Volumes of my life remain intractably material. For all my cloud-based ebooks, movies, albums, and apps, I also have a physical library—and not well-organized one—of books, DVDs, CDs, and software. Delicious Library 2 ($35) reconciles libraries by amalgamating everything from booklets to applets and MP3s to bikinis. In addition to automatically subscribing to iTunes music, movies, TV shows, and audiobooks, Delicious makes adding a book or board game as simple as typing in a few keywords or scanning a barcode with your Mac’s built-in iSight camera.
With Smart Shelves, you can create a dynamic shelves around a set of criteria, and with iCal loan tracking, you will never lose another album to a forgetful friend. That Delicious manages all of these items with the visual aplomb of iTunes (free, 4.5 stars) and the dexterity of VLC (free, 4 stars) make it simply the best cataloging software available for the Mac.
Entering the Library
Delicious offers two options when you first launch the application. You can either begin with a sample library, which showcases the versatility of the software, or create a new library altogether. Delicious has limited import options: It will automatically open previous libraries, or manually cull times a delimited text file. Although I chose to start fresh, I have included a screenshot of the sample library in my slideshow.
By default, Delicious subscribes to your iTunes audiobooks, movies, TV shows, and music. The software automatically captures iTunes artwork, which you can double-click to play items through iTunes. As an avid podcast listener, I was a bit disappointed that Delicious did not subscribe to my iTunes Podcasts and iTunes U lectures—an issue perhaps attributable to the latest version of iTunes, but one that will hopefully be resolved in the next iteration of Delicious.
Cataloging Your Library
Given the anarchic state of my library, I decided to use Delicious Library to catalogue two rogue bookshelves. I relied upon my Macbook’s iSight camera to scan barcodes, but had I dedicated barcode reader (Bluetooth or USB), I could have used that, also. I added the vast majority of the four hundred books on those shelves using my iSight camera. At times, the scanner was less than precise, requiring me to maneuver a book forward and backward in front of my webcam. On a couple of occasions, Delicious rendered my books as something altogether different. (An inexpensive copy of Three Classic African-American Novels produced Oxycise, a 15-minute workout DVD.) For the most part, however, the scanner read barcodes without issue. Given how fast you can add items using the scanner, it may even be advisable to disable the Speak Allowed Scanned Titles option (in Preferences).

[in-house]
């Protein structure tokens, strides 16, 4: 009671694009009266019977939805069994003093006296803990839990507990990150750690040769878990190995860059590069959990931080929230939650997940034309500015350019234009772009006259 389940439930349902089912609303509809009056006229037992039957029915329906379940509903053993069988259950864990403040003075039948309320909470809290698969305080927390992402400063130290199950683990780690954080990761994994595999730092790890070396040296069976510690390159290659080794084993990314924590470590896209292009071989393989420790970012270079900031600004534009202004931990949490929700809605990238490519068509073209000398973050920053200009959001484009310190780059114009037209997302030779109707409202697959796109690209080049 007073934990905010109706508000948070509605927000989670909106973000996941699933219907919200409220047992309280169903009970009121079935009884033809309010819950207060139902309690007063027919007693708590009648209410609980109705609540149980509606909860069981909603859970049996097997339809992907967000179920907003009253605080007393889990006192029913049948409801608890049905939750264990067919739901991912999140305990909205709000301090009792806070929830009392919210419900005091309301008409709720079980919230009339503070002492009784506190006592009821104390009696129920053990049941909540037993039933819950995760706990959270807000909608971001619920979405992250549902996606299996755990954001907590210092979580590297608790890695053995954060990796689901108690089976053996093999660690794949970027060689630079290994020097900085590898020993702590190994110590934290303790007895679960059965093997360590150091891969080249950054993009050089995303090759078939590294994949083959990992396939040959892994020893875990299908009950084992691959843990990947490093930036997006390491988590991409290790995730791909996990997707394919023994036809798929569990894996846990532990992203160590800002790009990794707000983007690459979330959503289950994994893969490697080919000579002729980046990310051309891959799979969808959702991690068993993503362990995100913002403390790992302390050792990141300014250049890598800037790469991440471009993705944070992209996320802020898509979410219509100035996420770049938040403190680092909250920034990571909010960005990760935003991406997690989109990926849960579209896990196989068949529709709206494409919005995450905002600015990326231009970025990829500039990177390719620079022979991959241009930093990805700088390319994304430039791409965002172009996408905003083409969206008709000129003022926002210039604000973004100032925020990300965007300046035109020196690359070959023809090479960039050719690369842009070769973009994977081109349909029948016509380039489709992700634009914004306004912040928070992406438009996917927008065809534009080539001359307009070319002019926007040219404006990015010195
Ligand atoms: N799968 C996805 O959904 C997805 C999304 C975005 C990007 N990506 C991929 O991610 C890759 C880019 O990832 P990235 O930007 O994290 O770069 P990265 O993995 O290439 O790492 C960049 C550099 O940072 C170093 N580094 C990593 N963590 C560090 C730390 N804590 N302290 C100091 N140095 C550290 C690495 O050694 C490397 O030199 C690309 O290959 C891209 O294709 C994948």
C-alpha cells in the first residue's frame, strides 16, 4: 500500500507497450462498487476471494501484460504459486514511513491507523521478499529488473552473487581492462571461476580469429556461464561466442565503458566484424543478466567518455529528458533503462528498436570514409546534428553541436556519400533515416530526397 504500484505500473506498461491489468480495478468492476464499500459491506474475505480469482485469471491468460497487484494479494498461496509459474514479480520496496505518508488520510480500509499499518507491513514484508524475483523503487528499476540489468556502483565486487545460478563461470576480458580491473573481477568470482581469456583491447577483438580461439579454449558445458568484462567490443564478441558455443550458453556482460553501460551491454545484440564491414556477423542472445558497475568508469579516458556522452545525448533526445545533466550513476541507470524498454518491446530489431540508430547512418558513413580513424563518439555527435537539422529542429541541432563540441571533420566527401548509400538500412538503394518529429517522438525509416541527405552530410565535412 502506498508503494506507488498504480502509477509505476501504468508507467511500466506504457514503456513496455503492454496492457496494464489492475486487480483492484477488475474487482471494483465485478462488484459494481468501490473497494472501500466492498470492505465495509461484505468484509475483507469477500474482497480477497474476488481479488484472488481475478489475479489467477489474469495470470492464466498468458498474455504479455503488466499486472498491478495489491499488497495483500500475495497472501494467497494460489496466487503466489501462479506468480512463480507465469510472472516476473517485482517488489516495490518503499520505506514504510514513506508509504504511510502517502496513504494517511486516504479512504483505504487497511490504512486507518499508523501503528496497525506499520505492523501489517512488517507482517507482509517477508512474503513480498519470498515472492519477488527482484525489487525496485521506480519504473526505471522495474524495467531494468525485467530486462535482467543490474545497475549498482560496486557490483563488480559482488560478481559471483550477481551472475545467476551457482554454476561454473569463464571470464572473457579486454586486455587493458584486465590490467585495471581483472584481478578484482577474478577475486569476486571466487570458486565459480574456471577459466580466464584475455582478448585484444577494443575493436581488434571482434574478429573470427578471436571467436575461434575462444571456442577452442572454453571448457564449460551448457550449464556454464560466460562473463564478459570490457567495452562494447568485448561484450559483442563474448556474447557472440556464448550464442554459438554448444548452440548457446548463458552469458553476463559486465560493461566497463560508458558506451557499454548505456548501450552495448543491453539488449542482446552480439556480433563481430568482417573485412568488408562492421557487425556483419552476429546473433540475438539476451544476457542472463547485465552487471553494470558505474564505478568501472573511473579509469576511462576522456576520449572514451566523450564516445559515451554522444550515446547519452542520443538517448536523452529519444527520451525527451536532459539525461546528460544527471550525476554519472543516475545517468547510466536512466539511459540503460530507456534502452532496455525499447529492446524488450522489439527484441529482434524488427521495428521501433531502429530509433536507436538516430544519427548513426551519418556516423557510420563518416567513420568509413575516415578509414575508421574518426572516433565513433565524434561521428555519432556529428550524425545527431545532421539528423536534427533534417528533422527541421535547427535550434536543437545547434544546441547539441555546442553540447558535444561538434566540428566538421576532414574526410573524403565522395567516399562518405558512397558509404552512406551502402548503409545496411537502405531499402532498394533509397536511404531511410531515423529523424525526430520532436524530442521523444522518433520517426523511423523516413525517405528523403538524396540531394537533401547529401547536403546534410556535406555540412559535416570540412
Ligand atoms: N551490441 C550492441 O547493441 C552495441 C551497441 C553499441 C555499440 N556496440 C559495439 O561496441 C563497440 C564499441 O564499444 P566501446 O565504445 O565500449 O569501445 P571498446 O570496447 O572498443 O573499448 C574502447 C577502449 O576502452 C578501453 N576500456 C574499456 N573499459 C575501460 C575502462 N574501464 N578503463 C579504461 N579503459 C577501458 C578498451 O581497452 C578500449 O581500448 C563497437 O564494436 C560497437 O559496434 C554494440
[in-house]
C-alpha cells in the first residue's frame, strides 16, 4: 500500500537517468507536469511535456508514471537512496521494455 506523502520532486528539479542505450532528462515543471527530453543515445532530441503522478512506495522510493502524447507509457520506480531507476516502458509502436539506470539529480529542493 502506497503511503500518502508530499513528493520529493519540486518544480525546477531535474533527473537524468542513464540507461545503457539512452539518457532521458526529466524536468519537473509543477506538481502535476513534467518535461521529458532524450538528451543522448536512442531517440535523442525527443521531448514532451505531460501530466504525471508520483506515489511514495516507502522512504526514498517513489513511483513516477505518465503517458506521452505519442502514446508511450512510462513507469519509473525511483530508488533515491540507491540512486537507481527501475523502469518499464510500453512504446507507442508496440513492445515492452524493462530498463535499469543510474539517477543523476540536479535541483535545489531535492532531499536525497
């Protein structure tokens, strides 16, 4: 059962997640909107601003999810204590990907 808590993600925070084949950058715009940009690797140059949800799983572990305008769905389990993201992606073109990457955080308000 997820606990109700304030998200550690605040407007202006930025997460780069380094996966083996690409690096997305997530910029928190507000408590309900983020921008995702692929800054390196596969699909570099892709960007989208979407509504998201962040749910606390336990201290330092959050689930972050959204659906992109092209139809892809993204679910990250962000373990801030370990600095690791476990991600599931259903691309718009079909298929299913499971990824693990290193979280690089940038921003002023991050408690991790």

For items without barcodes, I tended to enter ISBNs, though Delicious is surprisingly savvy with keywords. (I located The Shining using the keyword “Room 237.”) In the case of various editions or formats, you can peruse results by clicking More Info, which opens the item in Amazon. The metadata that Delicious retrieves is typically spot-on; however, because the software relies upon Amazon, artwork can be grainy. Finding higher-resolution artwork is somewhat cumbersome. The Search for Cover Art feature simply opens Google Image results, from which you must cull a selection and manually drag it back into the application.
That a drag-and-drop action feels cumbersome attests to the delectable UI of Delicious Library. The software weds the lean dexterity of VLC with the shrewd aesthetics of iTunes. I configured both Shelves and Smart Shelves (à la iTunes Playlists and Smart Playlists), and even emailed items to friends. Delicious lavishes visual garnishes throughout the application. Added items spill into view. When you delete an item, it catches fire (in the case of books) or shatters to bits (DVDs, gadgets, and software). Delicious even uses metadata to approximate the relative size of items.
Loans and Sharing
Perhaps my favorite feature is the ability to loan items to friends. You can add friends to your sidebar using Apple’s Contacts application. From there, you can drag and drop items onto contacts, at which point those items will be flagged Out. Delicious interoperates with Apple Calendar, so you can use either application to set and track due dates.
Given the inherent sociability of libraries, I wish there were more ways to share bookshelves with friends. Delicious lets users publish libraries (or specific shelves) as local folders or via FTP or the now-defunct MobileMe. I hope that the next iteration brings expanded sharing options, be it through an integrated service or support for third-party alternatives such as Dropbox (free, 4 stars).
The Library Never Looked So Good
Software often disregards with the materiality of life. When it comes to ripping a disk, the compromise is minimal; however, some things—that first edition of Blood Meridian or your favorite childhood board game—cannot be so easily digitized. Delicious Library has earned our Editors’ Choice award because it both bridges the gap between the items on and around your Macintosh and envisions a heterogeneous library in which books, audiobooks, and eBooks share the same shelf. If you own a Mac and you feel as though the tentacles of libraries have dragged you in different directions, tame those tendrils with Delicious Library 2.
|OS Compatibility||Mac OS|
Copyright © 2012 Ziff Davis, Inc